This semi-soft, white cheese has a high moisture content and is commonly used in pizza, lasagna, or a Caprese salad with tomato and basil. With a juicy tomato, basil leaves, a drizzle of good extra virgin olive oil, flaky salt, and a sprinkle of black pepper. Alternatively, serve with anchovies and crusty bread. It’s so wonderful that it doesn’t require any effort.

6. Taleggio

This cheese, which belongs to the Stracchino family, is called for the Alpine valley of Val Taleggio in Lombardy, where it is made. Taleggio is traditionally created from the curd of heated cow’s milk (to which cultures and rennet are added), matured in a cave, and washed with salty sea water once a week. Taleggio has a bigger bark than a bite. Don’t be scared off by the strong aroma; the creamy semi-soft cheese has a gentler flavor than you may expect. The funkiness is balanced, complex, a little nutty, and a lot fantastic, despite the fact that it smells like a roaring skunk. It is beefy, salty, and tart.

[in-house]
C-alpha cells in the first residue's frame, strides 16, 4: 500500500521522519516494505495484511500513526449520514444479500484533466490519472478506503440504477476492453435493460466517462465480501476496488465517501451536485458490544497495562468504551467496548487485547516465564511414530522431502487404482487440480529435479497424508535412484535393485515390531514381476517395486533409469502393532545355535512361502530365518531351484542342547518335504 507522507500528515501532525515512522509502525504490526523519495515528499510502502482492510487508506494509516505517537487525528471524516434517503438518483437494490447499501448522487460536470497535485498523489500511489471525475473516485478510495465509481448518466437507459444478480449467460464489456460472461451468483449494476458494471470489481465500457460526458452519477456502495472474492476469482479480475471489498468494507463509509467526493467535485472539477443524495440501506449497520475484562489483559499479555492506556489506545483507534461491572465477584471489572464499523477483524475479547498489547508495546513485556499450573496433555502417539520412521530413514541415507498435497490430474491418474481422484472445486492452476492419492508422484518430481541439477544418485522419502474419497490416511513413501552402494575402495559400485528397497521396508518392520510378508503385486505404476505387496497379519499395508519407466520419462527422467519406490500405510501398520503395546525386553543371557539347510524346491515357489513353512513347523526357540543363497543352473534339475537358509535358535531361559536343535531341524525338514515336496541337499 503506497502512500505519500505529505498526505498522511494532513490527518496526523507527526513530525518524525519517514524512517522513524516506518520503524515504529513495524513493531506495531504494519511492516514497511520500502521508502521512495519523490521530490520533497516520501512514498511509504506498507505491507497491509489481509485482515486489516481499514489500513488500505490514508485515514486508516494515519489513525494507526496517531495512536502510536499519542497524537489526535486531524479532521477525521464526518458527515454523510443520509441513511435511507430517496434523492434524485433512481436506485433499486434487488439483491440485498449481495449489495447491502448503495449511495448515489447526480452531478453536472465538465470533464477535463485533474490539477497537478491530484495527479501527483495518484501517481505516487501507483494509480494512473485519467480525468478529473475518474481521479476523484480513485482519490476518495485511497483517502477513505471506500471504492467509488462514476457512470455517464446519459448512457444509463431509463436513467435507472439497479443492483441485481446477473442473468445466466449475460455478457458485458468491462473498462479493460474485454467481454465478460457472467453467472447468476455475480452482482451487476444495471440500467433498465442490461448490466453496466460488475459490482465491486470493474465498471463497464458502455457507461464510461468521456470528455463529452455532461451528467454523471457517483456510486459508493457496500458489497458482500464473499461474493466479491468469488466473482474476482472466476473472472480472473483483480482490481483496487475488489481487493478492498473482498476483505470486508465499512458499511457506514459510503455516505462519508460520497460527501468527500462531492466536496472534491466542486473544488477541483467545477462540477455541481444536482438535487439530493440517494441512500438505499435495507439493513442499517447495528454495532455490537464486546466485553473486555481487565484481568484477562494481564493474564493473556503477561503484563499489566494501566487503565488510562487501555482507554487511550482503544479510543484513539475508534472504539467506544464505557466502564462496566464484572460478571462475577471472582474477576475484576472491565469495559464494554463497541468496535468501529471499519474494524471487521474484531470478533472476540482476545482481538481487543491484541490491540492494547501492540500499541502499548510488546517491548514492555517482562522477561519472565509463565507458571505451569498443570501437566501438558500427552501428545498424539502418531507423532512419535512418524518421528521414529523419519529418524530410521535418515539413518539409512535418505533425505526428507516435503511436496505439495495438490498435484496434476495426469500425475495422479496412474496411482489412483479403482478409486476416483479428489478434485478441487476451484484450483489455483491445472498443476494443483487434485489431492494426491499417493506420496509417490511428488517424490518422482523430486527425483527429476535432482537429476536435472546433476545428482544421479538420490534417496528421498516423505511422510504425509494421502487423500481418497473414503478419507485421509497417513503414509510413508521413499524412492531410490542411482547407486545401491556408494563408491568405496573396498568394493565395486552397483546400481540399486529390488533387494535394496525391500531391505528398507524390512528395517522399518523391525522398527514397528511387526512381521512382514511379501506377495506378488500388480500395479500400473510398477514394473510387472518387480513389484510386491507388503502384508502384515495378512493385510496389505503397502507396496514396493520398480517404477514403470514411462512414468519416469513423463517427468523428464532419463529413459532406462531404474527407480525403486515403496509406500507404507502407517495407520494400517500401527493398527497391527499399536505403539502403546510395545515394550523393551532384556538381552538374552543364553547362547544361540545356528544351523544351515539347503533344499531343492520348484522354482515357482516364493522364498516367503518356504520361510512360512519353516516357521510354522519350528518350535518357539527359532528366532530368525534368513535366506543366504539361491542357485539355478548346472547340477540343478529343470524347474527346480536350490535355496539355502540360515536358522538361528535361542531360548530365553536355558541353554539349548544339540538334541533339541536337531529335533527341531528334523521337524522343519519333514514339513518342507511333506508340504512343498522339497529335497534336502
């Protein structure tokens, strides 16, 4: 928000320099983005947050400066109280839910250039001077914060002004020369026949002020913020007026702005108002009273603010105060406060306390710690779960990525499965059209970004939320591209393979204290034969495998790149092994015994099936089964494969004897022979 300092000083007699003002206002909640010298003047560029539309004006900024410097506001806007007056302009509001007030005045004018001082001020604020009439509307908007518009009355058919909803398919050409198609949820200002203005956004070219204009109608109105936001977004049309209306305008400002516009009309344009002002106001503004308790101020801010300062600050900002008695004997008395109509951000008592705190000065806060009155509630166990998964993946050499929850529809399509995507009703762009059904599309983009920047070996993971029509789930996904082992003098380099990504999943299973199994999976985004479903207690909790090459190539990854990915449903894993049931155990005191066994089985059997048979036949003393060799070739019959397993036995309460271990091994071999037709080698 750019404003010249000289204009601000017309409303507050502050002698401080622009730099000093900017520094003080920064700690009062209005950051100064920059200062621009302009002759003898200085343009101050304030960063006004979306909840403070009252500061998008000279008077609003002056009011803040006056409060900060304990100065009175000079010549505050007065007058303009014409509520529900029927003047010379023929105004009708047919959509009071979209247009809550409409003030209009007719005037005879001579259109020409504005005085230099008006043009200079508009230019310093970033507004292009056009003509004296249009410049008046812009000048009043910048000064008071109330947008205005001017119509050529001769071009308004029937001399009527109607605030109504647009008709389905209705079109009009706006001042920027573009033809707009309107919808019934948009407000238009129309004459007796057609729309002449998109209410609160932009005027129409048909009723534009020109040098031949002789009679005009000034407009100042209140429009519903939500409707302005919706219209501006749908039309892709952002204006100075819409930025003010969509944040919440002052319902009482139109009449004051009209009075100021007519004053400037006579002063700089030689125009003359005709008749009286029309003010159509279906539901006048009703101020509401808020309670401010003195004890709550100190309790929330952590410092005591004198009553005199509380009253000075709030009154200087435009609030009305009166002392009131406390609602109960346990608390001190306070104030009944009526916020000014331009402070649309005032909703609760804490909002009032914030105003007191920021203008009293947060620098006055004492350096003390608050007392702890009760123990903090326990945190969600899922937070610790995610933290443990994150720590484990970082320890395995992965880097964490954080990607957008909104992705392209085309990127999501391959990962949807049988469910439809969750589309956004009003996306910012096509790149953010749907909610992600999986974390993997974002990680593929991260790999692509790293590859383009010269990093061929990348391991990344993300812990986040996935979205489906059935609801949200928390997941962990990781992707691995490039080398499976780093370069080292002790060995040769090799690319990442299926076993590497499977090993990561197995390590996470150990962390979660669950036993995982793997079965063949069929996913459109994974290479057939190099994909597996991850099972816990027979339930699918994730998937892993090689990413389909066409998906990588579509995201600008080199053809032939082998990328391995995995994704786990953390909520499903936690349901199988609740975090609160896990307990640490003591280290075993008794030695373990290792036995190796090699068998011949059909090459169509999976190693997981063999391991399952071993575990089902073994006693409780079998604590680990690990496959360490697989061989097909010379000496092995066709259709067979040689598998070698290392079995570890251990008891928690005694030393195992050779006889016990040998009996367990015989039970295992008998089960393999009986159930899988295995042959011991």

Taleggio melts beautifully and gives a depth of flavor to risottos, creamy polenta, and even pizzas. In our creamy polenta recipe, replace it with cheddar. A fruity white wine like Soave or a robust red like Barbaresco or Barolo go well together.

7. Pecorino

parmesan cheese

Pecorino is the name given to a group of cheeses manufactured entirely of sheep’s milk. It’s a hard sheep’s milk cheese with characteristics that range from nutty to salty, savory to tangy, or a mix of all three, depending on how long it’s been matured.

It’s most commonly grated over pasta, soup, and salad as a slightly harsher taste alternative to Parmesan. It’s probably too salty and overwhelming for most people to enjoy as a table cheese.

The history of cheese in Italy is as varied as the variety of cheese produced in Italy. It is used in the preparation of both North and South Italian traditional foods. It’s possible that Italy is the birthplace of cheese.